How can the board realistically begin working on the turnaround while also working to get its house in order? The answer is simplistic. The board should bring in an interim superintendent. It is counter-intuitive to think that a turnaround can begin with the current superintendent who, in my opinion, no longer has a vested interest in our school system. The board should release her from her duties. Continue to pay her pursuant to her contract, or negotiate a buyout, but bring in an interim to run the system so that the turnaround can begin immediately.
Why hire an interim? The interim will have an immediate vested interest and more importantly, those working for the interim will know of this commitment, and will feel confident that corrective policies put in place by the interim will not be subject to change with the subsequent hiring of a permanent superintendent. Further, and more importantly, the interim can access personnel and terminate ineffective personnel, thereby giving the new permanent superintendent a fully functional central office that will be well on its way toward meeting the turnaround mandates set by VDOE.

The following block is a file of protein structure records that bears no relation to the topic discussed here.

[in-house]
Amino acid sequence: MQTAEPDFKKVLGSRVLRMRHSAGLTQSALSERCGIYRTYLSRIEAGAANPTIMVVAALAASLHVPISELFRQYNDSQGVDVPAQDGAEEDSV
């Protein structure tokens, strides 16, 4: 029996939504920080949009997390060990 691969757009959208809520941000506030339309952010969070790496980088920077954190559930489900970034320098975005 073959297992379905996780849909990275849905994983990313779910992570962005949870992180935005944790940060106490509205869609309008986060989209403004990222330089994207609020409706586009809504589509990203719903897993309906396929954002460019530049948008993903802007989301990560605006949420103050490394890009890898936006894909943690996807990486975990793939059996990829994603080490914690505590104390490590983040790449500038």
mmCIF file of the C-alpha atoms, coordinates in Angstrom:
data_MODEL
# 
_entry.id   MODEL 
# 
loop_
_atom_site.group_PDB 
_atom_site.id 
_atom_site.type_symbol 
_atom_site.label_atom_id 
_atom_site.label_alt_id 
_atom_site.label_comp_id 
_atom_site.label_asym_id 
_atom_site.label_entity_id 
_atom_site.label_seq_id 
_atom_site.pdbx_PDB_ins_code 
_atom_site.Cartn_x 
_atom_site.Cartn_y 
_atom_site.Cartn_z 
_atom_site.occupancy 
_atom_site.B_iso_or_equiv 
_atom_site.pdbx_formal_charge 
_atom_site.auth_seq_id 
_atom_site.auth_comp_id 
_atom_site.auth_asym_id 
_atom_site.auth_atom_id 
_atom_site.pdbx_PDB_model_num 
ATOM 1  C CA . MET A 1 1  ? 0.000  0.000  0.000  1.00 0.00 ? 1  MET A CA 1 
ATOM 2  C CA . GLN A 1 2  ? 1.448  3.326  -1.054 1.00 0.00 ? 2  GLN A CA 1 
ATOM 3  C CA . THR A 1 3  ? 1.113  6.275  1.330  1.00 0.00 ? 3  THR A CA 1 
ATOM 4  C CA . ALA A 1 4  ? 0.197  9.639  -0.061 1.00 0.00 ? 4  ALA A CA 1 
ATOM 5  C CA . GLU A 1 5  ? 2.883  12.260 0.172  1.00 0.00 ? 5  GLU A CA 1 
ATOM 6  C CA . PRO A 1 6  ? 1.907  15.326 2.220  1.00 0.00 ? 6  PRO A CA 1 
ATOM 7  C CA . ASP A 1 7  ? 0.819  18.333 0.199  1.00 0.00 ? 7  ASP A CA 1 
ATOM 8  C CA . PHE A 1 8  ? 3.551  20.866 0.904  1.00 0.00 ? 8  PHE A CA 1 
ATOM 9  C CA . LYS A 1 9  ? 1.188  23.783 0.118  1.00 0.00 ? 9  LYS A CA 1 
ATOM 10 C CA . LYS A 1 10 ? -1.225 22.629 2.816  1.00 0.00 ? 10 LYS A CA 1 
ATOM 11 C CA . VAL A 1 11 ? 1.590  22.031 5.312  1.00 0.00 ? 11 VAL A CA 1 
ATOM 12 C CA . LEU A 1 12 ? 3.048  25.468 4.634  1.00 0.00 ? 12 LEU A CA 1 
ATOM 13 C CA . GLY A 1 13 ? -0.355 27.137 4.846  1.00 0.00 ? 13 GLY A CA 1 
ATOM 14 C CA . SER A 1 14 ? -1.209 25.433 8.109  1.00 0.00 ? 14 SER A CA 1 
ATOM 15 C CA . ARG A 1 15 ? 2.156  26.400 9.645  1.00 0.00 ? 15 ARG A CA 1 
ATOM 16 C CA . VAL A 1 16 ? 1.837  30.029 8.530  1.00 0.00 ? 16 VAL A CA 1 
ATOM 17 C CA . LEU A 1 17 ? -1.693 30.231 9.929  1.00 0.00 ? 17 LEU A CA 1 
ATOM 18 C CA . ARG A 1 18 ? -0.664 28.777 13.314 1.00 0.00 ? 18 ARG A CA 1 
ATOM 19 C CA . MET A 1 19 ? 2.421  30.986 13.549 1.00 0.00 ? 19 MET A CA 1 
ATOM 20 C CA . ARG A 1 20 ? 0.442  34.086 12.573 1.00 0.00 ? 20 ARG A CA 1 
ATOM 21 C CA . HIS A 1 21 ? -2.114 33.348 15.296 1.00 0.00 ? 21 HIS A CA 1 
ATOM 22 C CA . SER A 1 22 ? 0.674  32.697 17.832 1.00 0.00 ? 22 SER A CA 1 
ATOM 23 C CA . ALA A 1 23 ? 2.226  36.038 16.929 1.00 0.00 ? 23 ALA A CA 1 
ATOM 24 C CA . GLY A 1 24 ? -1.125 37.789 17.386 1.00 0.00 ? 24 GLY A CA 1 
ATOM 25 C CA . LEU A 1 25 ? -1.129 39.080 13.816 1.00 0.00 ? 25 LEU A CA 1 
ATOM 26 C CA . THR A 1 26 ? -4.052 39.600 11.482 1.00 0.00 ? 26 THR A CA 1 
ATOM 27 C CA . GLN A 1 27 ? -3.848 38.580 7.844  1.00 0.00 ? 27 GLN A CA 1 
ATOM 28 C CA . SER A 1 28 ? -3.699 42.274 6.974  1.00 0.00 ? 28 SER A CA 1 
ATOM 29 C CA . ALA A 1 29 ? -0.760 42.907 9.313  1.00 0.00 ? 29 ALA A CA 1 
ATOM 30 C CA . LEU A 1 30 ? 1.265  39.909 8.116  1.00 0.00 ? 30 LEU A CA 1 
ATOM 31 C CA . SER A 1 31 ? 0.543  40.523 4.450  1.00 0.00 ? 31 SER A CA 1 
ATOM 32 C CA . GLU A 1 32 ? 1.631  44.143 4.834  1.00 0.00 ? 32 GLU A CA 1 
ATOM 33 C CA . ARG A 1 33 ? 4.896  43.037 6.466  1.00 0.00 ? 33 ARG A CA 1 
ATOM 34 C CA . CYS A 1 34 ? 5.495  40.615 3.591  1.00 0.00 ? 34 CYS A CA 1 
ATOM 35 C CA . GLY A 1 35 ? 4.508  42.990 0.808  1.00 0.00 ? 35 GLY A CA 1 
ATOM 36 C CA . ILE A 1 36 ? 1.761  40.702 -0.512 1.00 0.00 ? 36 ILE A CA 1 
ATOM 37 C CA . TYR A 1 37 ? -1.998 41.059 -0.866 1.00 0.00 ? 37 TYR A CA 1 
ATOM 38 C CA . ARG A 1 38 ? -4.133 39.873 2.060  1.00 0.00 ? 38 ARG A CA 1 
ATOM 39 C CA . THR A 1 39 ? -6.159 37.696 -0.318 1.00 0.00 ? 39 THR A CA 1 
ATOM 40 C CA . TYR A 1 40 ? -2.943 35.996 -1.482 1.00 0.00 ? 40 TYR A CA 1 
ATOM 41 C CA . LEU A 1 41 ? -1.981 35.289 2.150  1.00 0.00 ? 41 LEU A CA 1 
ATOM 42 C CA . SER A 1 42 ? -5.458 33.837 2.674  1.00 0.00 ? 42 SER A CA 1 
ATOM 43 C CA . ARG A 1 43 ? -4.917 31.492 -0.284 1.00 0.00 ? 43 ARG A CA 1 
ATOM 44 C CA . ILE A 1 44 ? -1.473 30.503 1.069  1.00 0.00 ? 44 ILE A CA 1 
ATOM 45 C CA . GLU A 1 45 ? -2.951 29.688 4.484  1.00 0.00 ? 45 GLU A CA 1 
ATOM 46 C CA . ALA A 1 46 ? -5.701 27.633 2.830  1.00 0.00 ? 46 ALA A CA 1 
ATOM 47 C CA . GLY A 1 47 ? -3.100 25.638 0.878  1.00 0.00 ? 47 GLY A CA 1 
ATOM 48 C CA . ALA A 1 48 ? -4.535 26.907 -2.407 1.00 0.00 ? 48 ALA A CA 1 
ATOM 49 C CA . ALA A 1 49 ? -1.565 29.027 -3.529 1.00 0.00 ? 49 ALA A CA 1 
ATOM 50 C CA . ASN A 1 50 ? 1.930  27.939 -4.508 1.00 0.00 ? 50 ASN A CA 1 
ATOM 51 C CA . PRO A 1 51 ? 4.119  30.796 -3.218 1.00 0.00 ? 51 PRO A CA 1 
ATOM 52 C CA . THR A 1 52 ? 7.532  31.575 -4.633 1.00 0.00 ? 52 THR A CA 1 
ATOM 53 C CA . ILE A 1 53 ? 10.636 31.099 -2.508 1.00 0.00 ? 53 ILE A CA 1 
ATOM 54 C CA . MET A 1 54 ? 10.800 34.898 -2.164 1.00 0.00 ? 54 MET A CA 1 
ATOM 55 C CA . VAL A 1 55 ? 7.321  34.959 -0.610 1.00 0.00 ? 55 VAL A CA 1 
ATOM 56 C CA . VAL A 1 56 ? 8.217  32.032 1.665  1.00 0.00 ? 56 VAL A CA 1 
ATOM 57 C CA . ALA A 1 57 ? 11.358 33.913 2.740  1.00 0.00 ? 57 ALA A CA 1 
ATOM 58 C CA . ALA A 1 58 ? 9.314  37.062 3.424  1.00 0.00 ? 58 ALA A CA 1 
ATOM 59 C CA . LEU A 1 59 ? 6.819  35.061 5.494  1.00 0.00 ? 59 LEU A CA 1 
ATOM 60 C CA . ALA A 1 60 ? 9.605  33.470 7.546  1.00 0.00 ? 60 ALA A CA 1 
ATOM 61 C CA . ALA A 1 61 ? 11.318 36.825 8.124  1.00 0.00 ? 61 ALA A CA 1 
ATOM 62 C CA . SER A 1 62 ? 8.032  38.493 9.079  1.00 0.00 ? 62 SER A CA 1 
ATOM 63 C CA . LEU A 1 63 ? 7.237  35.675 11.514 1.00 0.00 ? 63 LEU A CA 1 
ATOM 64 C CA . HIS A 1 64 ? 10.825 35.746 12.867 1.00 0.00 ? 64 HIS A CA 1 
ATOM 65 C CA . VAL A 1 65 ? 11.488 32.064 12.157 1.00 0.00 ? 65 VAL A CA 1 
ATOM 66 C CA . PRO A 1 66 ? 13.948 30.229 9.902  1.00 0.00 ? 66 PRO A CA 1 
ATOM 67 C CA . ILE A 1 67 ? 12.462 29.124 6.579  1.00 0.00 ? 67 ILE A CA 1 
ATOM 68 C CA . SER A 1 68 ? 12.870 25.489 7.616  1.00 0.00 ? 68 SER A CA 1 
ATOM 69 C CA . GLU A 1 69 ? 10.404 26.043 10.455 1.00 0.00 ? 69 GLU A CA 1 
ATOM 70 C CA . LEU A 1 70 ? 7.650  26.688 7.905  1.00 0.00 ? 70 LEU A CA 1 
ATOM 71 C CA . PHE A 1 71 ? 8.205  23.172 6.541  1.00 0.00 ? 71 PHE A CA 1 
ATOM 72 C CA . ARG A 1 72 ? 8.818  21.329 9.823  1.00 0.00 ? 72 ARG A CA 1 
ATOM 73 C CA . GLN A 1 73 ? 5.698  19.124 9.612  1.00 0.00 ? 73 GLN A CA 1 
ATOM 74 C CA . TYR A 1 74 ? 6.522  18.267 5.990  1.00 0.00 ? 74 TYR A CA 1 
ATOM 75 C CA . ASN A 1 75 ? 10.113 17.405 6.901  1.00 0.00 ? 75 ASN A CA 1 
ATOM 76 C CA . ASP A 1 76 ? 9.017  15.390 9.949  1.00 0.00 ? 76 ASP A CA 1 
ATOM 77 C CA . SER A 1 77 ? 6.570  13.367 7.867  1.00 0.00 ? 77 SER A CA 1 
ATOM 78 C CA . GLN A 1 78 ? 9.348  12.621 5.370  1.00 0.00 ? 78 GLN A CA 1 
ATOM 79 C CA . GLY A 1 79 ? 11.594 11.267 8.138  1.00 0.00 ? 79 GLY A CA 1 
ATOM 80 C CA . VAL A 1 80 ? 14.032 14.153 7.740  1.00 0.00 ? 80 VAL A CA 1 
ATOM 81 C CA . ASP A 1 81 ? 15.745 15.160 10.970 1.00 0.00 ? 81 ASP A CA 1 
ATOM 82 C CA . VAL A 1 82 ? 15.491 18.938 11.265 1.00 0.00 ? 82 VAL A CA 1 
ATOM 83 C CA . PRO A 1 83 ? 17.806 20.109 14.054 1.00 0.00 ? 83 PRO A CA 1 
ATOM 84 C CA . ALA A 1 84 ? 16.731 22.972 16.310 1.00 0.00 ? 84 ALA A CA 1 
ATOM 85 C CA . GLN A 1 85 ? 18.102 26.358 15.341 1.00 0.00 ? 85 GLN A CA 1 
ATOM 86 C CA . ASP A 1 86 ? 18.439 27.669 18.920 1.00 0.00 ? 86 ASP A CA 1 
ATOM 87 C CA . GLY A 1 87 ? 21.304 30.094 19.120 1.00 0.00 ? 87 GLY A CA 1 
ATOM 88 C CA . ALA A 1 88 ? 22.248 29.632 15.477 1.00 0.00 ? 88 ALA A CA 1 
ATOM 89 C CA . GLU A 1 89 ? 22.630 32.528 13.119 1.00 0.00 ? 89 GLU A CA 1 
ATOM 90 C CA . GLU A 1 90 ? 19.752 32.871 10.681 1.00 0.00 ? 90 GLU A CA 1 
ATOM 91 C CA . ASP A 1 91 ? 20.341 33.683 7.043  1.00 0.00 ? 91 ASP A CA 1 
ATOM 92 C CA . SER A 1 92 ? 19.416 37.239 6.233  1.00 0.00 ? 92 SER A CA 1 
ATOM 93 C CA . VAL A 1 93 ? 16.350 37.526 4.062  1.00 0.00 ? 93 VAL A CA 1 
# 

How does the board cover the additional cost? The additional cost will be insignificant considering the limited time that an interim will serve. There should be funds in the board’s current budget, but if not, additional funds can be requested from city council in order to get the turnaround going immediately. Additionally, there are potentially funds available through state agencies or educational associations.